-Contains L rhamnosus GR-1 and L Reuteri RC-14
-May help treat vaginal infections in combination with antibiotic therapy

I’d like to thank Shabnam Greenfield, MS, RD for writing this article. Shabnam Greenfield is a New York City-based Registered Dietitian. She counsels individuals with a range of health and wellness concerns privately, and also works with people living with HIV/AIDS at a Harlem-based non-profit. She received her M.S. in Nutrition from Teachers College, Columbia University.
Follow her on Twitter @RDShabnam and on Facebook: RD Shabnam.

Reddy, S. Probiotics’ Benefit May Be More Than a Gut Feeling. Wall Street Journal, Nov 26 2012.
Schardt, D. Living in a Microbial World. Nutrition Action. July/August 2012.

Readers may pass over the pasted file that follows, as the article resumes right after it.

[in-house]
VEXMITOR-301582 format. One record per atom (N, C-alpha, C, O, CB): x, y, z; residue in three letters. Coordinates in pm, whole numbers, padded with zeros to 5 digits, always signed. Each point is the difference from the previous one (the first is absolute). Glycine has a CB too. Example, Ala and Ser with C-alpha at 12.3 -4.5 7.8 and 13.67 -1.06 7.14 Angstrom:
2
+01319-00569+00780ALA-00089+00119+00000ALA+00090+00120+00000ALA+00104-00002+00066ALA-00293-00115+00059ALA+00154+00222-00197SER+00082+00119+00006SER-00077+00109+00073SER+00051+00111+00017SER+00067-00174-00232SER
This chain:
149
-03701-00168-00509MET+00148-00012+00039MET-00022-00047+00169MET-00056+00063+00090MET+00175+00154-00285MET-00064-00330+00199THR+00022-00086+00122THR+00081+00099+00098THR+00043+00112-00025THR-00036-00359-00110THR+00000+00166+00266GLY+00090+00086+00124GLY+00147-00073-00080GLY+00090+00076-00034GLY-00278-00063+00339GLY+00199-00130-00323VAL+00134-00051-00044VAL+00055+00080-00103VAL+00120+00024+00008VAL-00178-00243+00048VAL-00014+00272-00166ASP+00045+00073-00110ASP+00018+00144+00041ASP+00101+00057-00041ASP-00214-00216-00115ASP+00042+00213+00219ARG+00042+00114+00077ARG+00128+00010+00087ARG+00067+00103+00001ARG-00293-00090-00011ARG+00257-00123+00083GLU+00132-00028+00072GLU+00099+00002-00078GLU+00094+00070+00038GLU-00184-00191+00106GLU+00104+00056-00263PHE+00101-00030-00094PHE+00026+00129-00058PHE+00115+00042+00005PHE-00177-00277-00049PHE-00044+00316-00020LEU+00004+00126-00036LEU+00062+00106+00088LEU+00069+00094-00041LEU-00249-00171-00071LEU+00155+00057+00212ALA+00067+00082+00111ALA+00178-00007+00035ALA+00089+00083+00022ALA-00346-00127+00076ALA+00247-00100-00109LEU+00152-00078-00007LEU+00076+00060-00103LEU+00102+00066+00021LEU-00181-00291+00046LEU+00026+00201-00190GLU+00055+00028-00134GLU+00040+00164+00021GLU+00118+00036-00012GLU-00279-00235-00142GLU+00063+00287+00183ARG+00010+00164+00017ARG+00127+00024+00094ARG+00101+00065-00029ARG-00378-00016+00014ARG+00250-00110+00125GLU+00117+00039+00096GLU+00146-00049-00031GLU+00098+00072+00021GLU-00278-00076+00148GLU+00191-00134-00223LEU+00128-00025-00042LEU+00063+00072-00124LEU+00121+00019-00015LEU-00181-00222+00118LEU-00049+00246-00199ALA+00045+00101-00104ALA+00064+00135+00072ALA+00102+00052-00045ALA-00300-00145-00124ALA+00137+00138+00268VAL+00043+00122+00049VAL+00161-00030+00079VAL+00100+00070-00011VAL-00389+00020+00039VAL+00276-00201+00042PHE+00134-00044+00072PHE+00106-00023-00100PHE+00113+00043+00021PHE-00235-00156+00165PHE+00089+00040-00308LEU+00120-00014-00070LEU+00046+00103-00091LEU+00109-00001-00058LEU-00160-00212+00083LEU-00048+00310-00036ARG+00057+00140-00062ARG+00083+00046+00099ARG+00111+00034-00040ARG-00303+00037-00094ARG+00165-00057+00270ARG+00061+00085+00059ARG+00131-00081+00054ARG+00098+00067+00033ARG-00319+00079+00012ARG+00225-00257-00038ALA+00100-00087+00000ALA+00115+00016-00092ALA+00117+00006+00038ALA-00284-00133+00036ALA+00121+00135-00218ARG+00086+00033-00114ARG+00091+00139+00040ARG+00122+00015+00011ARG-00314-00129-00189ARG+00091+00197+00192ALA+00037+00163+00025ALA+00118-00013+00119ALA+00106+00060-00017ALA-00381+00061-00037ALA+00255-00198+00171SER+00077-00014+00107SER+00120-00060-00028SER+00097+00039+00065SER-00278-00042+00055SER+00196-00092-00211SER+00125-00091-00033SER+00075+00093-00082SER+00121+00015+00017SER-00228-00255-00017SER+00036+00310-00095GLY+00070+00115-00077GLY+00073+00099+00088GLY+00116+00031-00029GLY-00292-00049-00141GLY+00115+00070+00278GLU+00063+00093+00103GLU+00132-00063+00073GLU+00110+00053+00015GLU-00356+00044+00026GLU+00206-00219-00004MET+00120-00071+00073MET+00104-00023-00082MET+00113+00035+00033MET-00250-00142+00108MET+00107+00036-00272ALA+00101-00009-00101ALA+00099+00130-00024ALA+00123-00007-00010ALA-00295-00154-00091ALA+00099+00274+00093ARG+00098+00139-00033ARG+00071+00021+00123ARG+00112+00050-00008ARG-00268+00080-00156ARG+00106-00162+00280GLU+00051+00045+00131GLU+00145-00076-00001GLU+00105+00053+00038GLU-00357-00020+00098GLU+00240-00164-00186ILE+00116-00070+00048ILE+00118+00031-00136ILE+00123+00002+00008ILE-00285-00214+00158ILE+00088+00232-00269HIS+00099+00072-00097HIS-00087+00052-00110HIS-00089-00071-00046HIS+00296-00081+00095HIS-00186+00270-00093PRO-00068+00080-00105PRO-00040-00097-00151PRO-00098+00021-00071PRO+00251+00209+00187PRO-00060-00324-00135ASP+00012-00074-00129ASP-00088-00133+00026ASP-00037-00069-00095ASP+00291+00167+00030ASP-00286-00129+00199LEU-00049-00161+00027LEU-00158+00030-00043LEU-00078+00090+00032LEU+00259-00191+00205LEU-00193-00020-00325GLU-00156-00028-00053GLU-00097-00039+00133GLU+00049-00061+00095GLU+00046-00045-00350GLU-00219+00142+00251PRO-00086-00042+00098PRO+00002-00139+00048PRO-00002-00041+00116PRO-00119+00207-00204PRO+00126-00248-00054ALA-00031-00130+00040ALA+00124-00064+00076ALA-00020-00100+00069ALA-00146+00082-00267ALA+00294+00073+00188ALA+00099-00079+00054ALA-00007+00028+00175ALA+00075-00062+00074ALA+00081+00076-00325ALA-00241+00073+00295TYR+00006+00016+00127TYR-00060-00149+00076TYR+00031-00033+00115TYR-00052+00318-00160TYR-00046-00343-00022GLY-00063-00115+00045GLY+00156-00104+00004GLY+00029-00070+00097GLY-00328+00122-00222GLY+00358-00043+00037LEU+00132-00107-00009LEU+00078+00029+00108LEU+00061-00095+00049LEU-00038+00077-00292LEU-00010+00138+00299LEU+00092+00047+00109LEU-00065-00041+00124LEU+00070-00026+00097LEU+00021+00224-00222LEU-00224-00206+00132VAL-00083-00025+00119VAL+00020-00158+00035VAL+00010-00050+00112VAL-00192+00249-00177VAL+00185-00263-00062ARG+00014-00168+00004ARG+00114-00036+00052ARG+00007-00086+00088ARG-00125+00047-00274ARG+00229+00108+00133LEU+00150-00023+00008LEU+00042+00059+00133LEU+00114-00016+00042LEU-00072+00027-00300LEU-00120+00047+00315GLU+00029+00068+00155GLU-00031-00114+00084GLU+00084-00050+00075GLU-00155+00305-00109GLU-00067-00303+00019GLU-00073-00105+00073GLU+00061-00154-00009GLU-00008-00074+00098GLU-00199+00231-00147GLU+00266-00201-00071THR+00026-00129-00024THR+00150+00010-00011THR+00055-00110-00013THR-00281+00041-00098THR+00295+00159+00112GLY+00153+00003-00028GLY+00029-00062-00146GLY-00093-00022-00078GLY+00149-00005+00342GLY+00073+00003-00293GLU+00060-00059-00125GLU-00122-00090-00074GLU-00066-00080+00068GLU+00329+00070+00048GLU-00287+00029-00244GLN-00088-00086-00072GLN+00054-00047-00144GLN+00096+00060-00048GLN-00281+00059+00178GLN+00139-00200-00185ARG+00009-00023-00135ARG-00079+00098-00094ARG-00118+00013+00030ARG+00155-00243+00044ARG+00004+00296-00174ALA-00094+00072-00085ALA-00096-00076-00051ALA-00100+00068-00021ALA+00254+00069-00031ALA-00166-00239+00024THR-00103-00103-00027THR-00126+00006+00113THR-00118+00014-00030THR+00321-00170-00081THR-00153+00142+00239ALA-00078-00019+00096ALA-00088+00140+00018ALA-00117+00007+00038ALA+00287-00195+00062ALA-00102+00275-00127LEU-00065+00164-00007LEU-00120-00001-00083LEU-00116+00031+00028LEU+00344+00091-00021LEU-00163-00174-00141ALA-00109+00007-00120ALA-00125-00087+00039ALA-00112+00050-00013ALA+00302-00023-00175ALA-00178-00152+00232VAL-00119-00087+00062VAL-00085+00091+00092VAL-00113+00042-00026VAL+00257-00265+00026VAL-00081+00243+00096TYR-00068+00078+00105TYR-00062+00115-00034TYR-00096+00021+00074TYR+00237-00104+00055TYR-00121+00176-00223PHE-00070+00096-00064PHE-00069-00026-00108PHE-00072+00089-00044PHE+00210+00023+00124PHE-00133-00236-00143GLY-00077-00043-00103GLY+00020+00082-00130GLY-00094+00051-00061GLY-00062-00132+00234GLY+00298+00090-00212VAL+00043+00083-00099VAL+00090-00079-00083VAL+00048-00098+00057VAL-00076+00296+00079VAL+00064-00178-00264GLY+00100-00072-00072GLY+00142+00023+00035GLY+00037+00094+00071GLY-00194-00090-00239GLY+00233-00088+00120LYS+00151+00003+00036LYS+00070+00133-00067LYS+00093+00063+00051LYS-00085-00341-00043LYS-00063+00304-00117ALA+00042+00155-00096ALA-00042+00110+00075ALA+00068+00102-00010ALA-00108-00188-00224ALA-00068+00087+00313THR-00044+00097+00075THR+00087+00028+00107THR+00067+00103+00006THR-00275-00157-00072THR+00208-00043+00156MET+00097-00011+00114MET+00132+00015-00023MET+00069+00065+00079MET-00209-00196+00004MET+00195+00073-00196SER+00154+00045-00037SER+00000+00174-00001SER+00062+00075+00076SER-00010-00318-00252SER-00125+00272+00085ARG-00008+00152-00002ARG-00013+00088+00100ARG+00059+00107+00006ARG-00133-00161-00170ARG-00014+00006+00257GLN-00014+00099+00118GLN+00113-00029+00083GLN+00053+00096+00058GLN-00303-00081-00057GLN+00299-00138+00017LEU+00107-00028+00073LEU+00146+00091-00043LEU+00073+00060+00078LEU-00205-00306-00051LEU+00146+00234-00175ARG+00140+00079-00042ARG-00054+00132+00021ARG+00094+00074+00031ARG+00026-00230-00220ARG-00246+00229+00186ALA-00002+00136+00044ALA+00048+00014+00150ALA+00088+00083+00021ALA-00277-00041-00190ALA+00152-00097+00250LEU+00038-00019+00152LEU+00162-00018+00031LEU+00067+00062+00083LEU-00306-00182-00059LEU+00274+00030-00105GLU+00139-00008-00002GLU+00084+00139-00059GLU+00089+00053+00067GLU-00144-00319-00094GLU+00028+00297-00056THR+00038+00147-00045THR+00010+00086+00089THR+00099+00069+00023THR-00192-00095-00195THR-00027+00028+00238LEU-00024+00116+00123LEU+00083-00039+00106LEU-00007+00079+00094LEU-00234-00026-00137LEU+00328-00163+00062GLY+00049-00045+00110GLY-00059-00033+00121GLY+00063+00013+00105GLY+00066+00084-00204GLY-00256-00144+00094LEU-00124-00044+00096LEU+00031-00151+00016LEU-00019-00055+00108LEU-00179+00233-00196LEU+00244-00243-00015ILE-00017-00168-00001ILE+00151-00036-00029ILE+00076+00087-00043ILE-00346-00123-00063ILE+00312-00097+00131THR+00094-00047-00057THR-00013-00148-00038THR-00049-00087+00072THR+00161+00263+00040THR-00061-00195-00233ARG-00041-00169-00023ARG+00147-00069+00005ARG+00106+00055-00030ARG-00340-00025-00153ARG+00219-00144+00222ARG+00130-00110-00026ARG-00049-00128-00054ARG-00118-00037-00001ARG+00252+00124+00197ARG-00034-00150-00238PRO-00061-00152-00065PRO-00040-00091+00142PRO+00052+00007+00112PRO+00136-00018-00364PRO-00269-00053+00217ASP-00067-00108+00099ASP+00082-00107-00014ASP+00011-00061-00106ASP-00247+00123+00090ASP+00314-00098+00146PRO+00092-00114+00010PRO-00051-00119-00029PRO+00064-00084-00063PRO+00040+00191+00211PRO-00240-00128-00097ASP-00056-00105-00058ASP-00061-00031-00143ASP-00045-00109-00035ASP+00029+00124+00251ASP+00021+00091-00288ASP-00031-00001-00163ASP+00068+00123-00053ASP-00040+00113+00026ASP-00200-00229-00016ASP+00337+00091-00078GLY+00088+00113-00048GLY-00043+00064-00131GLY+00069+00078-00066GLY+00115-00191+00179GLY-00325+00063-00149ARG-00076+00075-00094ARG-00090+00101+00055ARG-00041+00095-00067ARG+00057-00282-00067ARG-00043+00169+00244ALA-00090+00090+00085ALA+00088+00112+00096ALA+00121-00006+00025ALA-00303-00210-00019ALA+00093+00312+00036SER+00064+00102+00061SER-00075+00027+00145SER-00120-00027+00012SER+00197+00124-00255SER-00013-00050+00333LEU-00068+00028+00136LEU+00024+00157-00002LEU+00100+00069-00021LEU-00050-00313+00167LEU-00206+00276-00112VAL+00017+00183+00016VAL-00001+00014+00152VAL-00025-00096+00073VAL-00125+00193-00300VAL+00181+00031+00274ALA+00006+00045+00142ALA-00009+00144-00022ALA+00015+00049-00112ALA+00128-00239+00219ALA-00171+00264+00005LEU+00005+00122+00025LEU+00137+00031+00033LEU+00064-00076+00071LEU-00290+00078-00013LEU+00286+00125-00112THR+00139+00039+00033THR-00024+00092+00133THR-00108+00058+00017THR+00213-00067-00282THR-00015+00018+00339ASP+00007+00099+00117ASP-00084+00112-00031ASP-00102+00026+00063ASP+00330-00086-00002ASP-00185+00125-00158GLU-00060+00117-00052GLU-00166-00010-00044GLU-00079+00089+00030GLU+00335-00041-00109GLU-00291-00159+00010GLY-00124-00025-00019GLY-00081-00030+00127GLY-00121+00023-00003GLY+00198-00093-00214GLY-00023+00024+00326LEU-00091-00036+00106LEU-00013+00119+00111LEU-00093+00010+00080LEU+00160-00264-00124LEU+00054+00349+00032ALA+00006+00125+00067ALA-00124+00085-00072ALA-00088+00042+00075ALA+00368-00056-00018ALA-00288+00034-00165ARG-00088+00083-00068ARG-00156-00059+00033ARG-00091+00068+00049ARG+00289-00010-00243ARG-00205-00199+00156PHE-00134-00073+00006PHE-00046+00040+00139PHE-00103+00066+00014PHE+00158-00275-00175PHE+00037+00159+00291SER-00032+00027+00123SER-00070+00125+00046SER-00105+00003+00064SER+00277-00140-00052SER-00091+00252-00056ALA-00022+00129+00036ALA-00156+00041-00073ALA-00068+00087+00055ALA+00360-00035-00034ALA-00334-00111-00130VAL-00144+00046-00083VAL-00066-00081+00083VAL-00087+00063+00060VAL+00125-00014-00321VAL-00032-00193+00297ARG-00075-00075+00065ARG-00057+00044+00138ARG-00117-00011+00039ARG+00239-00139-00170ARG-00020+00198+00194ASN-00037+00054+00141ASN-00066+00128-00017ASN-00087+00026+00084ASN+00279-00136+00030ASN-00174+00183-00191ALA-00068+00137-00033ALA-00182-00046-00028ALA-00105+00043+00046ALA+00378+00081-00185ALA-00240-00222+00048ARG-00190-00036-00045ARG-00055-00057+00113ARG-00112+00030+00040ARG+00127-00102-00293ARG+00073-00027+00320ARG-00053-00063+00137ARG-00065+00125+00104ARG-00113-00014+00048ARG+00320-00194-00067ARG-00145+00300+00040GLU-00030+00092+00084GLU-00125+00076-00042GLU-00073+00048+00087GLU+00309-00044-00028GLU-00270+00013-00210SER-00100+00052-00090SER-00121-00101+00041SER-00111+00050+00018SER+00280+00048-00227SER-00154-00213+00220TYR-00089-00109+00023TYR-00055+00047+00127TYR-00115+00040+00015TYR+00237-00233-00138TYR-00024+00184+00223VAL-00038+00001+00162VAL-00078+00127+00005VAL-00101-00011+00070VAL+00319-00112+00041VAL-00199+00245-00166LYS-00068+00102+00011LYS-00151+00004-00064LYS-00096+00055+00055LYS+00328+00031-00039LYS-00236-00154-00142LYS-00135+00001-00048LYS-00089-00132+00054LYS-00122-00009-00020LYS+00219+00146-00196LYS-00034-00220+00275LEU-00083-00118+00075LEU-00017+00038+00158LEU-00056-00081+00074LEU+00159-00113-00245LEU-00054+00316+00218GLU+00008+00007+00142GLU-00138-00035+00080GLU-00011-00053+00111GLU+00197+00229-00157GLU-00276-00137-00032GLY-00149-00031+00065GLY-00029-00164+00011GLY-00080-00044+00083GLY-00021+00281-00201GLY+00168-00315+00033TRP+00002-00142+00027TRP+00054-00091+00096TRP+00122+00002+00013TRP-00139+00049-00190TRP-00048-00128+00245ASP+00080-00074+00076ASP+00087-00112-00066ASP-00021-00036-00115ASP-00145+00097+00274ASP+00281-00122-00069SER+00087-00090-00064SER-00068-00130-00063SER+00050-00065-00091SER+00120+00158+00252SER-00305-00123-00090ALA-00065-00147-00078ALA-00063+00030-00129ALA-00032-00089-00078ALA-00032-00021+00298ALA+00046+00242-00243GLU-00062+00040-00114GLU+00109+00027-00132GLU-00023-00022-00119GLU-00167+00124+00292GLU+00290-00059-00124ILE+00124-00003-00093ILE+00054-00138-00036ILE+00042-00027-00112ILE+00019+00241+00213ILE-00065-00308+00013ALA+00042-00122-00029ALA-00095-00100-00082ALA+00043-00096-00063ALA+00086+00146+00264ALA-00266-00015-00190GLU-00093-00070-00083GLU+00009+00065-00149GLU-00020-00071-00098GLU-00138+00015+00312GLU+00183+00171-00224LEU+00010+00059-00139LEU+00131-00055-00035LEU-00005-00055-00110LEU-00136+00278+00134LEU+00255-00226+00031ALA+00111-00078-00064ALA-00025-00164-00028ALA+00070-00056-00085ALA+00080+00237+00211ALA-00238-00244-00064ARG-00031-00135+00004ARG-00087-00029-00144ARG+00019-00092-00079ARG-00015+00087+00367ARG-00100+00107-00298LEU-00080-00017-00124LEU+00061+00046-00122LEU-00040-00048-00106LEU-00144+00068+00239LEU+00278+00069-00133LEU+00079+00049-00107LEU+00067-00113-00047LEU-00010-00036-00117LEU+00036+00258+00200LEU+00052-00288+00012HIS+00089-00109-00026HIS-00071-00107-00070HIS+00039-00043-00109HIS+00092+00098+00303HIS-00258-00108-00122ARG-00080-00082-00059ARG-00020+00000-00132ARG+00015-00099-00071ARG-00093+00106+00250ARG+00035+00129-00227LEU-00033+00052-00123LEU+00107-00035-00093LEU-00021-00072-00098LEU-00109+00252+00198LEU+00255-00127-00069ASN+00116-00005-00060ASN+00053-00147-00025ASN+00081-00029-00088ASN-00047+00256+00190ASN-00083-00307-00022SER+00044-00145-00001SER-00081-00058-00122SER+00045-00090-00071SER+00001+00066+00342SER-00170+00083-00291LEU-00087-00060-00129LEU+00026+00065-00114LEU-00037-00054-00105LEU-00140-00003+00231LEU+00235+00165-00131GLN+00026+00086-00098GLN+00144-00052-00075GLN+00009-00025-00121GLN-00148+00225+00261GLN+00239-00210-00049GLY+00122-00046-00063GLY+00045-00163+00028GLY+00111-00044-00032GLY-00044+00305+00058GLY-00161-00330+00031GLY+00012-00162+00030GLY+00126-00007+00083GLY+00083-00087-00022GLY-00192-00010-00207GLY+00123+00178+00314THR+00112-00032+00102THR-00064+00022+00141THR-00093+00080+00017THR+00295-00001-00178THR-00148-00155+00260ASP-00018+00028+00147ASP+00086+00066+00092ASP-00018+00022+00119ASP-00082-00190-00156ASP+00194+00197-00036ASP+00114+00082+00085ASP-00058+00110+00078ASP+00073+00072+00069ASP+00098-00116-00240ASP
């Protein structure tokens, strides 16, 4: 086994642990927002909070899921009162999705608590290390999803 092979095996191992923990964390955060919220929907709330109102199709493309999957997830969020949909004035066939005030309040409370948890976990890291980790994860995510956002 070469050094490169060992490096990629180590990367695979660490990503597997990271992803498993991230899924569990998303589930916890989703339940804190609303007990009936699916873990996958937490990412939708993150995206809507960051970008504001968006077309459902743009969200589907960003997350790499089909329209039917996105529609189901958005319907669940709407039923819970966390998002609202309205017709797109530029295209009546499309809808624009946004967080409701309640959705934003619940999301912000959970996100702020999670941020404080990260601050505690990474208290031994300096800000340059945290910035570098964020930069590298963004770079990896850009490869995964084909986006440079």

Schardt, D. Probitoics: “Good: Bacteria to the Rescue? Nutrition Action. April 2010.
Zanteson, L. Gut Health and Immunity. Today’s Dietitian, Vol 14, No 6, p 58.



I especially love problem-solving, whether it’s helping women defeat issues plaguing them for years, helping a busy executive find practical ways to get heart healthy, or providing tips to help you reverse diabetes. That’s why I’m on a constant quest to expand my knowledge by staying on top of the latest research.